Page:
A Theology for the Social Gospel by Walter Rauschenbusch (Mansifeld Centre: Martino Publishing, 2011; originally published in 1918. 290 pp) Walter Rauschenbusch was the leading proponent of the Social Gospel Movement whose mission was to reform society to meet the social needs of the poor through the ministrations of the institutional church. PBS recently called him “one of the most influential American religious leaders of the last 100 years.” The Nature of Sin and Salvation  When attempting to manufacture a systematic theology, the nature of sin and salvation becomes integral components of the position. Slight changes in these core beliefs cause vast differences externally. Having previously labored toward the notion of “the social gospel,” Walter Rauschenbusch writes A Theology for… Read More →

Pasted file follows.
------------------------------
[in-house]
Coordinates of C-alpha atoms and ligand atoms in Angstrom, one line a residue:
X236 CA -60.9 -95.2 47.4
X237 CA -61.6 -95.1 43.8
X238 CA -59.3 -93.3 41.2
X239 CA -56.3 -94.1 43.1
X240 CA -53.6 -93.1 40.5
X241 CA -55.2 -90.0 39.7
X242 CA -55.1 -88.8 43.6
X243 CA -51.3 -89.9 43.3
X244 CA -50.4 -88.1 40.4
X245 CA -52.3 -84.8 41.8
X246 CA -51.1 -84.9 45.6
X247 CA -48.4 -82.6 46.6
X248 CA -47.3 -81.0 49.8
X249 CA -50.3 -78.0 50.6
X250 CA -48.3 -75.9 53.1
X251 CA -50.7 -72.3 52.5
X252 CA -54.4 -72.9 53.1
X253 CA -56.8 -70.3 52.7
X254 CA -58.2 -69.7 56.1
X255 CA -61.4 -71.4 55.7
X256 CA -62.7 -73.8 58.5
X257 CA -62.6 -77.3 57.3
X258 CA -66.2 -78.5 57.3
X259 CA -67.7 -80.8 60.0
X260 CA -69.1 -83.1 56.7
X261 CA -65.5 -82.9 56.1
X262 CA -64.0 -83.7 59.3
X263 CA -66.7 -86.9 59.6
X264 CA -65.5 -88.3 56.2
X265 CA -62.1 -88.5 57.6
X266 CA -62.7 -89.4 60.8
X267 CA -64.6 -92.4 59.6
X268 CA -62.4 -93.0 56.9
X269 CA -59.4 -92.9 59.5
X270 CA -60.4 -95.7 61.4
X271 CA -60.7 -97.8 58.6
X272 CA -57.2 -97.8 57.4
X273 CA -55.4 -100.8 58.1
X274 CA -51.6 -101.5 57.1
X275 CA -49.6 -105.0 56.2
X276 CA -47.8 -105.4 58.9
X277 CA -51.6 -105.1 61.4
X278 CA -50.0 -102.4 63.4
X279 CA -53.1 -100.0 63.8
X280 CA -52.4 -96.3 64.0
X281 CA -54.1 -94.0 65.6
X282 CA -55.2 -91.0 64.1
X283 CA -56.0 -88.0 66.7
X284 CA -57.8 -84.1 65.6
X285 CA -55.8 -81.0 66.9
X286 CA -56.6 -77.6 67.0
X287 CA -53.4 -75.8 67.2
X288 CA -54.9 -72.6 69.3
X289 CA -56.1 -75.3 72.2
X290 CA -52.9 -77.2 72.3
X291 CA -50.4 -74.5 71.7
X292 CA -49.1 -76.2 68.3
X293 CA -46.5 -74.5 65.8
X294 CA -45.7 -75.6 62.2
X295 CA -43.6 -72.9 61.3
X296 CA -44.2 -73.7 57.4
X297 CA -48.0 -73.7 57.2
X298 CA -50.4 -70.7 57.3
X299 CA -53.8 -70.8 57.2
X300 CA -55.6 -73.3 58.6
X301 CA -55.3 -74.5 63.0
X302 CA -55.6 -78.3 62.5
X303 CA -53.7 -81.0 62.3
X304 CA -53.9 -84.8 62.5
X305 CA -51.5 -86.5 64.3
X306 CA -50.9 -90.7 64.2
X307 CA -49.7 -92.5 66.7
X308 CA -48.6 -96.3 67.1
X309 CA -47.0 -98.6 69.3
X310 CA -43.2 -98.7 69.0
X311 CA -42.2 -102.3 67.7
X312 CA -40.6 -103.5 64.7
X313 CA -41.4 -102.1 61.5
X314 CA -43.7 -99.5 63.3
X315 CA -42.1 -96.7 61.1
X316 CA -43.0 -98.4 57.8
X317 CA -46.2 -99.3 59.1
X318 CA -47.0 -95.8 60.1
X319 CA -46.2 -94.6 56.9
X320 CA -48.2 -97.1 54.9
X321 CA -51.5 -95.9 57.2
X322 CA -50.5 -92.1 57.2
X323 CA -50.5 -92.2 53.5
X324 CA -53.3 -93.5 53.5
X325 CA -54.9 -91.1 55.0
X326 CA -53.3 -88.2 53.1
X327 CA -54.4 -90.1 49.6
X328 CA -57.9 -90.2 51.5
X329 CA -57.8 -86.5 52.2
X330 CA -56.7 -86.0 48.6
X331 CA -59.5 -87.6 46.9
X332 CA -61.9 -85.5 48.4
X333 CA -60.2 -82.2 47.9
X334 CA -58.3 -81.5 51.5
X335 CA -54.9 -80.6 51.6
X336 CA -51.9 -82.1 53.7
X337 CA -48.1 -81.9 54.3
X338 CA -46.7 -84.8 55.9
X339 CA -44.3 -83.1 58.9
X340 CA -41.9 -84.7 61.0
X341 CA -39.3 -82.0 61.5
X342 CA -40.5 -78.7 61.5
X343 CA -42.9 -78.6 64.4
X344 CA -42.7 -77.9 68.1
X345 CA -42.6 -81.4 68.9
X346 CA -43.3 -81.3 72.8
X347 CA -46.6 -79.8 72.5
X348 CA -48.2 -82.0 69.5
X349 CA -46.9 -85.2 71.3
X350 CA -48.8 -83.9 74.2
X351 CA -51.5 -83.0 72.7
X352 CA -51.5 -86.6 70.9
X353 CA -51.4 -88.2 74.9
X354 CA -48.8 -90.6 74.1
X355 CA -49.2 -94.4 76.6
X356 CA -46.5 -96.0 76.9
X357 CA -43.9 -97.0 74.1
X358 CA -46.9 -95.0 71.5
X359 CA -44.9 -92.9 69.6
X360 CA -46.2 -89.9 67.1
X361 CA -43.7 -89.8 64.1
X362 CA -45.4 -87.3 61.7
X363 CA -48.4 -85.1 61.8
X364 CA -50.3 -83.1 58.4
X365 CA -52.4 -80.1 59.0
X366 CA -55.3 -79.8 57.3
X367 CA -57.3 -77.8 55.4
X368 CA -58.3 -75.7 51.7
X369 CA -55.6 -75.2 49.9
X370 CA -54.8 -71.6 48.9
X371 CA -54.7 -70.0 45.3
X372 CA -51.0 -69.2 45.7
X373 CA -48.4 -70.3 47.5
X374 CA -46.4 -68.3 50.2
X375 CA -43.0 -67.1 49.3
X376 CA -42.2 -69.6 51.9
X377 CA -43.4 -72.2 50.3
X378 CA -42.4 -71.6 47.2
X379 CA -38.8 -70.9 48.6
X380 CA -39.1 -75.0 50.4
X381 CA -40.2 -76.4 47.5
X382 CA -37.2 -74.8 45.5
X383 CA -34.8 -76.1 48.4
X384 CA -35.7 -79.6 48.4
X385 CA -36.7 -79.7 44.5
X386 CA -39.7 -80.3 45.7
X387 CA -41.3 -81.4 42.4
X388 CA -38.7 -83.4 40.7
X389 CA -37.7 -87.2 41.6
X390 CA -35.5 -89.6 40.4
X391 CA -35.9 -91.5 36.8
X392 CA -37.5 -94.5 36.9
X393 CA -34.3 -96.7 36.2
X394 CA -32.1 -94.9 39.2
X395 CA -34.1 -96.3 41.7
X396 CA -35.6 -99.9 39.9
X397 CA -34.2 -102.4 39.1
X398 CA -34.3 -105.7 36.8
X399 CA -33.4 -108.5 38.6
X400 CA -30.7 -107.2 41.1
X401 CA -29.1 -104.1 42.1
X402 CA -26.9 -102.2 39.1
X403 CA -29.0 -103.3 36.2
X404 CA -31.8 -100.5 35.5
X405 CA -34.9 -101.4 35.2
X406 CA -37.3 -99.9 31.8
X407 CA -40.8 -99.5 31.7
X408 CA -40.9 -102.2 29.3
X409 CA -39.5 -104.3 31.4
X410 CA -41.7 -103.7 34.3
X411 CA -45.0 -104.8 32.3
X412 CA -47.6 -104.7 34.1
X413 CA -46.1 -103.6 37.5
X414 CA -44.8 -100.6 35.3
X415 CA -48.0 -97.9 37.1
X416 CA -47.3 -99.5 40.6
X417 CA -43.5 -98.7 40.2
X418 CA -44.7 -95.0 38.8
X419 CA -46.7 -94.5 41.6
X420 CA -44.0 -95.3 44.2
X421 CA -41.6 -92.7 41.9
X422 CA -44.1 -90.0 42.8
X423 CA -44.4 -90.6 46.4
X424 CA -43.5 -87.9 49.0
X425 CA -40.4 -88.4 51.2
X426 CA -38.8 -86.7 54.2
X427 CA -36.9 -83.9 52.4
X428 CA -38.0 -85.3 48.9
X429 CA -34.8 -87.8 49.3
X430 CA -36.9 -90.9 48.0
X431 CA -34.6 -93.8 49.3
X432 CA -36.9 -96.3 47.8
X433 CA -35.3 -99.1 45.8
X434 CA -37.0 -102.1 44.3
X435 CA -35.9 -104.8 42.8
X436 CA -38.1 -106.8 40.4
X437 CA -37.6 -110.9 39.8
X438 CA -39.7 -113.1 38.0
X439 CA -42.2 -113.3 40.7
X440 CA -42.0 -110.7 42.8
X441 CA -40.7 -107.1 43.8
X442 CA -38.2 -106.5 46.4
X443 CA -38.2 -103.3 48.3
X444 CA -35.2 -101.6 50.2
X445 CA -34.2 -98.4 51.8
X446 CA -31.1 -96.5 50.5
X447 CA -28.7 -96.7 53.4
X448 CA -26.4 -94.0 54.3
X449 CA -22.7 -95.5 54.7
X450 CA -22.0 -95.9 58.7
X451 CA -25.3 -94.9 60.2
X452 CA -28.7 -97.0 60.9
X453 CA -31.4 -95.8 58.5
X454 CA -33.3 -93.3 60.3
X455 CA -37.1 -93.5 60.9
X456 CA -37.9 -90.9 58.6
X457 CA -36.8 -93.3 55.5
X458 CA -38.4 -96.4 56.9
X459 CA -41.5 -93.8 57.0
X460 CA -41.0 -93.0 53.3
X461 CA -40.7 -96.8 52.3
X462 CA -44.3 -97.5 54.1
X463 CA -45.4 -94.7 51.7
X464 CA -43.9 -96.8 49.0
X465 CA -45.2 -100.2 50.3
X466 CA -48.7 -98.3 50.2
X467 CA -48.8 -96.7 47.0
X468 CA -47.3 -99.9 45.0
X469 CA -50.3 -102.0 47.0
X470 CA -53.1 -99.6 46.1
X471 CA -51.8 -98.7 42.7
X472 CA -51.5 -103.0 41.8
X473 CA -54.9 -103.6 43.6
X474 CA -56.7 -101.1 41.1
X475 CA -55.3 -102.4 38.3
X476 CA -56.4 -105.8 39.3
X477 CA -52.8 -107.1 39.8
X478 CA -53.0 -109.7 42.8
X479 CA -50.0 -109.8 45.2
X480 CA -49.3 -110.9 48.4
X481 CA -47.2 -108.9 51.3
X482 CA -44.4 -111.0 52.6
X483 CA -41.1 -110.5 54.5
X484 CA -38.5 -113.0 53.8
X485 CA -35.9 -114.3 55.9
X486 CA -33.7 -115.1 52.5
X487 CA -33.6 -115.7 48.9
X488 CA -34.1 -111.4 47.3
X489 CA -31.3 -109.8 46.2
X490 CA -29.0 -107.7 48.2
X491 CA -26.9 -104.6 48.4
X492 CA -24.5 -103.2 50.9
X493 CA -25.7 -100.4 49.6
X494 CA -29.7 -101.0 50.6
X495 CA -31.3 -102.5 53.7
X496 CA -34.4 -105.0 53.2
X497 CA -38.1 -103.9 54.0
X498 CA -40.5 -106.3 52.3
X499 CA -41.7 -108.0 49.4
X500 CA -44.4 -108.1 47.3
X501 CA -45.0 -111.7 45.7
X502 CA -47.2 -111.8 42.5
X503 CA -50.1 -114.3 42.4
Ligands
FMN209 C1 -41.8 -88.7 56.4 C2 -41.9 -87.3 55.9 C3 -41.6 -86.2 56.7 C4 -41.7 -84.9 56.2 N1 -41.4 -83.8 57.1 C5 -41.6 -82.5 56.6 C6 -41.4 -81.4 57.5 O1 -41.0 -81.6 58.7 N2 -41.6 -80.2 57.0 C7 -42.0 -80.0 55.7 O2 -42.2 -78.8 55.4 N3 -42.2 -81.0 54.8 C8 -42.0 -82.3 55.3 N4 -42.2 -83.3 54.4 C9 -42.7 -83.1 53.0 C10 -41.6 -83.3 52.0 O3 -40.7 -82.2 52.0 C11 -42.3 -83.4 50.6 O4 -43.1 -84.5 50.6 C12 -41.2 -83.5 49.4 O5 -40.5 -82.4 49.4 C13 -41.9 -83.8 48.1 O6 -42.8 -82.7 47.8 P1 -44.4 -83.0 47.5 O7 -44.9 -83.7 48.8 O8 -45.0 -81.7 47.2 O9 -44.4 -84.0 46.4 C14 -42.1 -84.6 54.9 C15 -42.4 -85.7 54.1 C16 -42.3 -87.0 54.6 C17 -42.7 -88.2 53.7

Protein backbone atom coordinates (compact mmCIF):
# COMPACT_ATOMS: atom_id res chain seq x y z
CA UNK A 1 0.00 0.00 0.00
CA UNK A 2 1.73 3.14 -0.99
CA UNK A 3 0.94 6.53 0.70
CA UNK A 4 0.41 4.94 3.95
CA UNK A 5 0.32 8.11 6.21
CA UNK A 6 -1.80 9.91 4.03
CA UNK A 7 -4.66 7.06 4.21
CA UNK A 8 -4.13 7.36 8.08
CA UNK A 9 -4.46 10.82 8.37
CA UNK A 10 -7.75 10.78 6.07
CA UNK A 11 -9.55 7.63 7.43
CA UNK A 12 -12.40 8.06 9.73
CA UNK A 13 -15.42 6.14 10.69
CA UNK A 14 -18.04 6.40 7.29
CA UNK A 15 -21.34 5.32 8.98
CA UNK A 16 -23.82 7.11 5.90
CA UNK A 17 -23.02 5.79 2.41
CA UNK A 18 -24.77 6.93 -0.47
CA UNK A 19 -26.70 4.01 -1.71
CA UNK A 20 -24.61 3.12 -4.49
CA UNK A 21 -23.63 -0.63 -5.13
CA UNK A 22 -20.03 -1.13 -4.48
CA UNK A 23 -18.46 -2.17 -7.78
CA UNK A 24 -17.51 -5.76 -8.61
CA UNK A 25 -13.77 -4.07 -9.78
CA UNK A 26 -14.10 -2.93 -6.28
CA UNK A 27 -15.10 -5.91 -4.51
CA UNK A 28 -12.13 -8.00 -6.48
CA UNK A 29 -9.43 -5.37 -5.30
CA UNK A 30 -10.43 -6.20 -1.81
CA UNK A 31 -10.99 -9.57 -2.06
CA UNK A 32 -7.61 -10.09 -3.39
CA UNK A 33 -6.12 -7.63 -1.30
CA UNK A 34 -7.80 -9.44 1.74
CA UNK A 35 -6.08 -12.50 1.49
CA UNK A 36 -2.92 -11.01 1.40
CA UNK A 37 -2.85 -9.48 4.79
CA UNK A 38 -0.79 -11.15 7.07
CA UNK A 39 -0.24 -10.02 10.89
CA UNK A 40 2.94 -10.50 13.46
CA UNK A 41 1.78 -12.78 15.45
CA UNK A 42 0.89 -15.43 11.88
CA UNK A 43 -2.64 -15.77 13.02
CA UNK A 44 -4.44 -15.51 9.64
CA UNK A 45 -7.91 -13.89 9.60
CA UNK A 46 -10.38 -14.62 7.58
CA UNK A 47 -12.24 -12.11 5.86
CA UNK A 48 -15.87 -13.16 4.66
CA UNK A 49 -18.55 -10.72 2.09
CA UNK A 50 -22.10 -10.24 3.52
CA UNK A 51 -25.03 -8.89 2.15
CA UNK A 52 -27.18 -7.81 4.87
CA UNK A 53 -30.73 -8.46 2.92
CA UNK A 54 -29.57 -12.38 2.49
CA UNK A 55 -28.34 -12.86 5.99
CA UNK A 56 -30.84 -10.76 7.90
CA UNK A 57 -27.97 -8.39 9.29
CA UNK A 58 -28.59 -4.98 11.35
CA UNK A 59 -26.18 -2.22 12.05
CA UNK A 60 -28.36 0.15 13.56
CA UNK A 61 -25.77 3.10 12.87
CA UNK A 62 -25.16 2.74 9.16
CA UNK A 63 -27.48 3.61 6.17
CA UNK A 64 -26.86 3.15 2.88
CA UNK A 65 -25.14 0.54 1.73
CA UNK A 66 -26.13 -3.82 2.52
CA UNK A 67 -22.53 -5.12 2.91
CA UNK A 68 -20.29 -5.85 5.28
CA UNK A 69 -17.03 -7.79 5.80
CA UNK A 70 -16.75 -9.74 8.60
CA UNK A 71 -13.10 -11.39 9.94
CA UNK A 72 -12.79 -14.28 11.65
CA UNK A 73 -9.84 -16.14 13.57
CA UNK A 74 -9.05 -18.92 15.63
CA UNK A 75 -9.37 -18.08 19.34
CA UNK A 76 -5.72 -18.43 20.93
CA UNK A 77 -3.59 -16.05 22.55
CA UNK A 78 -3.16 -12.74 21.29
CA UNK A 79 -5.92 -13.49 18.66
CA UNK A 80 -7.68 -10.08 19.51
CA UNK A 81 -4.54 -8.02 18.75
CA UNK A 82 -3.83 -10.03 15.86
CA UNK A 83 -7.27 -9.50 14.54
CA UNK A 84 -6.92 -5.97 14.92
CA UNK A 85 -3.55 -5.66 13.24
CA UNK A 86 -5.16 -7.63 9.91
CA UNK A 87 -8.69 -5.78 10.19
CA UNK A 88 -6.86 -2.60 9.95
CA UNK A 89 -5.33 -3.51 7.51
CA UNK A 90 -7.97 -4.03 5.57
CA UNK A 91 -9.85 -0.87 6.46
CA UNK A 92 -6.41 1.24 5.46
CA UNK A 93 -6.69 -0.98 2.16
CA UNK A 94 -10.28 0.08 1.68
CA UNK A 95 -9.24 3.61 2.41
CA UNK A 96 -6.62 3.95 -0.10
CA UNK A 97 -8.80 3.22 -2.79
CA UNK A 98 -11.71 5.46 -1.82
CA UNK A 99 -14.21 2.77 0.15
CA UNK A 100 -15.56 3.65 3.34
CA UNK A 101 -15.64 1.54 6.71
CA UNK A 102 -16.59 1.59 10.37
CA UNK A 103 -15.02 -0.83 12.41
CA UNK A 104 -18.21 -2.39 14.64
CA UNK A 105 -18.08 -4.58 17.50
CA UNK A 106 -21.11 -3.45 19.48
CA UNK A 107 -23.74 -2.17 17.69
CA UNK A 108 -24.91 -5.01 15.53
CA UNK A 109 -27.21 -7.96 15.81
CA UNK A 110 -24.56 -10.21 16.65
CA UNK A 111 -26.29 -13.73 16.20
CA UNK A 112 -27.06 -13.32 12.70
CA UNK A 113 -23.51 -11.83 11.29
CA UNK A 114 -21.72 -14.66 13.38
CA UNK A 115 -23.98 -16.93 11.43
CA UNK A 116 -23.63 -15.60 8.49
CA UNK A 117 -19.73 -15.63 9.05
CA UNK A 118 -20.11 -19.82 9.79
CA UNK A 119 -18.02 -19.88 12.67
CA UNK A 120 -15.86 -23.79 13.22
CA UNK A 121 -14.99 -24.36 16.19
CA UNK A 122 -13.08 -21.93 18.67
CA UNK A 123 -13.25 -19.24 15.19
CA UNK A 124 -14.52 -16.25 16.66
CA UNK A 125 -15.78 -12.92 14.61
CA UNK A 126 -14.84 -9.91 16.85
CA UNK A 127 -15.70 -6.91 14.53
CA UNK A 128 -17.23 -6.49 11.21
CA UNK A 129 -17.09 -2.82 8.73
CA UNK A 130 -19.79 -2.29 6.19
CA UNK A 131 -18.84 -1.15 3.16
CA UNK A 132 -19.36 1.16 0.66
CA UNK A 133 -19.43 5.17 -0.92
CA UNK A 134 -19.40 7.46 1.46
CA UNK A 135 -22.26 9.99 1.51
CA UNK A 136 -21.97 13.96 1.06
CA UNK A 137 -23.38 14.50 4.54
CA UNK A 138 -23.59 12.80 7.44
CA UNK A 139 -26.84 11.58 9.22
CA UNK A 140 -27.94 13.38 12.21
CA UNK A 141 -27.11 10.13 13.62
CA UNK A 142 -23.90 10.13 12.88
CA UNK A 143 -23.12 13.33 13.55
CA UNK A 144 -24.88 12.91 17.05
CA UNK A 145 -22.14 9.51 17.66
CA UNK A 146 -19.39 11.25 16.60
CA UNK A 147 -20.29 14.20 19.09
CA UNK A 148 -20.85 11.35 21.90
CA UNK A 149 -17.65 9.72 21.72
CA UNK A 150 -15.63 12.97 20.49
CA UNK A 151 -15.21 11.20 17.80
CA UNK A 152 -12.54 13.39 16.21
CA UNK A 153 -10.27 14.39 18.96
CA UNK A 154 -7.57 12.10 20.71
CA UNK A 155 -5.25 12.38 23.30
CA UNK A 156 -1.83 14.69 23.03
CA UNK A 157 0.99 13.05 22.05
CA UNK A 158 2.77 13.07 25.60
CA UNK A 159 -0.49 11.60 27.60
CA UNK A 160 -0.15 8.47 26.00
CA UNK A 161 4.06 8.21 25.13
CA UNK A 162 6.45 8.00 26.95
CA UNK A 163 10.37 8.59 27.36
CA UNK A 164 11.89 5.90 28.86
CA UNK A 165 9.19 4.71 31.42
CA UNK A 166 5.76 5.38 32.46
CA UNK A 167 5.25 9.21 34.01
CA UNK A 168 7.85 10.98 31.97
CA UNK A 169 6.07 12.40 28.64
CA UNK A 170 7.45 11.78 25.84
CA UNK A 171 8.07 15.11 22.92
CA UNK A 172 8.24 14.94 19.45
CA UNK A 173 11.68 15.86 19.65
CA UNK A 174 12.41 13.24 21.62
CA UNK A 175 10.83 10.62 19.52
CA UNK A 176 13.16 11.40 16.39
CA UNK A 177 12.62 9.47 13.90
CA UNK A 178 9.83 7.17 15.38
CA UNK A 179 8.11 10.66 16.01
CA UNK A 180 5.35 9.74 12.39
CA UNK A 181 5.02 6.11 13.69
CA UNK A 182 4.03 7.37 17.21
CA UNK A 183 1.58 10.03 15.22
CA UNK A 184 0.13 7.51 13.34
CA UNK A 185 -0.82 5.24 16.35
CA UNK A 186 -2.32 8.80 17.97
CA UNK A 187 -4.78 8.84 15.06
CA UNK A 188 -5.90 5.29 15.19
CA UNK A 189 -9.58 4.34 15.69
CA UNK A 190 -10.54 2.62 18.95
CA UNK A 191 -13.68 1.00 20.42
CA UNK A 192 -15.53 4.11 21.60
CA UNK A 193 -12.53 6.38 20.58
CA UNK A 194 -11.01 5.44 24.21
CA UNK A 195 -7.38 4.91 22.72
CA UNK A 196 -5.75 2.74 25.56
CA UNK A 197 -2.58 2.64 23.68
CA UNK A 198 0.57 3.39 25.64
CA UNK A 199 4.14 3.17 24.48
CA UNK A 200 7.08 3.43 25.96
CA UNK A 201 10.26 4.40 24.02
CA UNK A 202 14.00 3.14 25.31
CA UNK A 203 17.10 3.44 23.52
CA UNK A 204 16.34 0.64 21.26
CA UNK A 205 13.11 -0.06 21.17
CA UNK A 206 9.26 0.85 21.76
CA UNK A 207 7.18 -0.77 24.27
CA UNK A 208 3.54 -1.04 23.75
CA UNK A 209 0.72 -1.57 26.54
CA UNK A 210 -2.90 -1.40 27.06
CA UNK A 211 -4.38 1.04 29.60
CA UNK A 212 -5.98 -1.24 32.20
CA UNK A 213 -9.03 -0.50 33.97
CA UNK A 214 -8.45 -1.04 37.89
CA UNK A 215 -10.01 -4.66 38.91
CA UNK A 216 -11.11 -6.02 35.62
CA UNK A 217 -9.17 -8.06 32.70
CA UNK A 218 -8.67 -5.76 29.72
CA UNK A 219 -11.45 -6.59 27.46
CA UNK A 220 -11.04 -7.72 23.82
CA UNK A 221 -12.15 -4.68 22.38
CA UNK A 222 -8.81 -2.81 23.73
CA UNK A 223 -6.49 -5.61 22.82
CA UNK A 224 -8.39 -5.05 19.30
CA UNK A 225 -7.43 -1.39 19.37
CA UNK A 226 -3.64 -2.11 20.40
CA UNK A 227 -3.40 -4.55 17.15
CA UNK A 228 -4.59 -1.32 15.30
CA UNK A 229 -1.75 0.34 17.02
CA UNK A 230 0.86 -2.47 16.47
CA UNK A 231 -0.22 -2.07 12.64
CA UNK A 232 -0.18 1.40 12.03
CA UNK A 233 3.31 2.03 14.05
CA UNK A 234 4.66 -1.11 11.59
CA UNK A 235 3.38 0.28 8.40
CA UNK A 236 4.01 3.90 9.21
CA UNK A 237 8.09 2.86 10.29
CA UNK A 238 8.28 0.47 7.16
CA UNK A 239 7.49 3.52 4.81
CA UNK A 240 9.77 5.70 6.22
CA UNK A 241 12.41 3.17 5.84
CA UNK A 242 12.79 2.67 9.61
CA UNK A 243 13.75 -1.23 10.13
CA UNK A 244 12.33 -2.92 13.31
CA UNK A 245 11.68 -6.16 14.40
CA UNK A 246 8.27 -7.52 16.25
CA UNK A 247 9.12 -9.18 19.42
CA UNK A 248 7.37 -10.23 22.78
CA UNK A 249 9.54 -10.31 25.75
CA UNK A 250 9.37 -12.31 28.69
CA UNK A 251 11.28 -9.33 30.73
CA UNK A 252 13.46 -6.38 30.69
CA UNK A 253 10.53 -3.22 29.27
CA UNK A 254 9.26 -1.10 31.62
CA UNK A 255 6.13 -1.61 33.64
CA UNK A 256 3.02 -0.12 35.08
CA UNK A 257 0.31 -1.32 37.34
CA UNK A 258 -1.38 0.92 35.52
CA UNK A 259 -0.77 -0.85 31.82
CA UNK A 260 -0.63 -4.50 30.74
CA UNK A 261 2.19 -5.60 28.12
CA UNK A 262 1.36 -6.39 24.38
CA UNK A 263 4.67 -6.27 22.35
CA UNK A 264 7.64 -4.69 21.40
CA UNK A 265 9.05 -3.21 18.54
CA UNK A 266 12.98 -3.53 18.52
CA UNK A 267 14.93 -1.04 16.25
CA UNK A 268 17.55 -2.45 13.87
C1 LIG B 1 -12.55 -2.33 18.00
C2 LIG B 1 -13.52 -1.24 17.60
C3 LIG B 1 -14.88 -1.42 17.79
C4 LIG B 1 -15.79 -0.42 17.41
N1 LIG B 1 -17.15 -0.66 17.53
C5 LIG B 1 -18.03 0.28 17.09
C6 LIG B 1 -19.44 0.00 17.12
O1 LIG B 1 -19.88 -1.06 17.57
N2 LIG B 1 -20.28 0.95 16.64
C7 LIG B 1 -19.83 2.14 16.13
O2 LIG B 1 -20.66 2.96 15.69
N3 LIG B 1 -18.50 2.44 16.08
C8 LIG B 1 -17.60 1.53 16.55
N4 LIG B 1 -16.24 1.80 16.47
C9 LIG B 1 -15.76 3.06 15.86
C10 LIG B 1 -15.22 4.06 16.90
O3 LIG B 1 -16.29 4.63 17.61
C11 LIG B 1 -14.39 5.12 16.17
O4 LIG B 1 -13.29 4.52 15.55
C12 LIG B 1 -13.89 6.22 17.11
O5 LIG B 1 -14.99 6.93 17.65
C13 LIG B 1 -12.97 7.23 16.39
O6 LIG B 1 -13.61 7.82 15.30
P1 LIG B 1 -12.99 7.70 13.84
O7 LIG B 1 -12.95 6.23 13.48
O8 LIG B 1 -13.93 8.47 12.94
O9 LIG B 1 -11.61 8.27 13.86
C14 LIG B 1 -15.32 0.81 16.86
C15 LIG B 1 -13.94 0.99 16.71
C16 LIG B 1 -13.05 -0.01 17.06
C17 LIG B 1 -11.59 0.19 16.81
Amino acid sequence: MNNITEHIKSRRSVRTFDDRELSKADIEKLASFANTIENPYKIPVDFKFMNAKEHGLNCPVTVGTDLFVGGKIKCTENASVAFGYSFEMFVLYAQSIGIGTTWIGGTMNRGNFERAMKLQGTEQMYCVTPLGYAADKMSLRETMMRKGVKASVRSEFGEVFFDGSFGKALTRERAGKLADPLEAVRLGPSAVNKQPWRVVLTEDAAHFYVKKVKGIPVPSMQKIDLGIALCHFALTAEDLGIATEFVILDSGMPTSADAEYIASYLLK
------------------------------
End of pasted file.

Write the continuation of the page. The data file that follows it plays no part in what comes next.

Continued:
Television Show Review: Boardwalk Empire

Boardwalk Empire: Season One created by Terence Winter (Home Box Office, Leverage Management, Closest to the Hole Productions) Starring Steve Buscemi, Michael Pitt, and Kelly Macdonald. In Praise of the Anti-Hero  Not to say that the anti-hero is a recent development in storytelling, but it seems like the last ten years have seen a rise in the flawed protagonist. Whether Dexter Morgan in Dexter, Walter White in Breaking Bad, or Don Draper in Mad Men, many current shows extol depravity and require the viewer to root for the “bad guy”. Boardwalk Empire’s Enoch “Nucky” Thompson (Steve Buscemi) is another character to add to this list. Boardwalk Empire: Season One tells the tale of prohibition-era Atlantic City and the politician who… Read More →

Book Review: Zone One